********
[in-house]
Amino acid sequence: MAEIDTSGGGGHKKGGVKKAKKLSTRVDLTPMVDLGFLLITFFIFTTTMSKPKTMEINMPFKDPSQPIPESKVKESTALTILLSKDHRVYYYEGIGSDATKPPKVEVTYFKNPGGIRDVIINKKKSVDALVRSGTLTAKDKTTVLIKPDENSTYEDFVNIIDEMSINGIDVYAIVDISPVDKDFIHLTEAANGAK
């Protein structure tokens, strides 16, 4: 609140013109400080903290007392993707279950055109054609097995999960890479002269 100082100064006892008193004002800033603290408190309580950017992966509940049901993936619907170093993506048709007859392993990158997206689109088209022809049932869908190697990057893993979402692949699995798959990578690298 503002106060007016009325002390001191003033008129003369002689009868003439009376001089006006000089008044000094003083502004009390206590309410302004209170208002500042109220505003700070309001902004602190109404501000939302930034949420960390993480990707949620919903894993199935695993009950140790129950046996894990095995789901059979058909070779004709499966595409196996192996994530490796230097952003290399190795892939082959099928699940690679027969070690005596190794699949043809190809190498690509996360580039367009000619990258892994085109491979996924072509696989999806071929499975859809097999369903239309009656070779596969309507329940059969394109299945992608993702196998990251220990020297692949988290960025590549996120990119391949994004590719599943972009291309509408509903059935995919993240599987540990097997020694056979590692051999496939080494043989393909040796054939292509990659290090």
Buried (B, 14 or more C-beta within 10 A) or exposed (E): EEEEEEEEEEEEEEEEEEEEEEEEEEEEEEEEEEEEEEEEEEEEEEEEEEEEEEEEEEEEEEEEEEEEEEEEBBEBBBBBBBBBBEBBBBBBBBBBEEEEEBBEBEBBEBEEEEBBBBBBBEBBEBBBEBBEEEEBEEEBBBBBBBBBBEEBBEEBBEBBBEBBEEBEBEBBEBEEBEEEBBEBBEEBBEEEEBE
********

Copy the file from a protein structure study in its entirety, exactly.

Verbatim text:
[in-house]
Amino acid sequence: MAEIDTSGGGGHKKGGVKKAKKLSTRVDLTPMVDLGFLLITFFIFTTTMSKPKTMEINMPFKDPSQPIPESKVKESTALTILLSKDHRVYYYEGIGSDATKPPKVEVTYFKNPGGIRDVIINKKKSVDALVRSGTLTAKDKTTVLIKPDENSTYEDFVNIIDEMSINGIDVYAIVDISPVDKDFIHLTEAANGAK
């Protein structure tokens, strides 16, 4: 609140013109400080903290007392993707279950055109054609097995999960890479002269 100082100064006892008193004002800033603290408190309580950017992966509940049901993936619907170093993506048709007859392993990158997206689109088209022809049932869908190697990057893993979402692949699995798959990578690298 503002106060007016009325002390001191003033008129003369002689009868003439009376001089006006000089008044000094003083502004009390206590309410302004209170208002500042109220505003700070309001902004602190109404501000939302930034949420960390993480990707949620919903894993199935695993009950140790129950046996894990095995789901059979058909070779004709499966595409196996192996994530490796230097952003290399190795892939082959099928699940690679027969070690005596190794699949043809190809190498690509996360580039367009000619990258892994085109491979996924072509696989999806071929499975859809097999369903239309009656070779596969309507329940059969394109299945992608993702196998990251220990020297692949988290960025590549996120990119391949994004590719599943972009291309509408509903059935995919993240599987540990097997020694056979590692051999496939080494043989393909040796054939292509990659290090």
Buried (B, 14 or more C-beta within 10 A) or exposed (E): EEEEEEEEEEEEEEEEEEEEEEEEEEEEEEEEEEEEEEEEEEEEEEEEEEEEEEEEEEEEEEEEEEEEEEEEBBEBBBBBBBBBBEBBBBBBBBBBEEEEEBBEBEBBEBEEEEBBBBBBBEBBEBBBEBBEEEEBEEEBBBBBBBBBBEEBBEEBBEBBBEBBEEBEBEBBEBEEBEEEBBEBBEEBBEEEEBE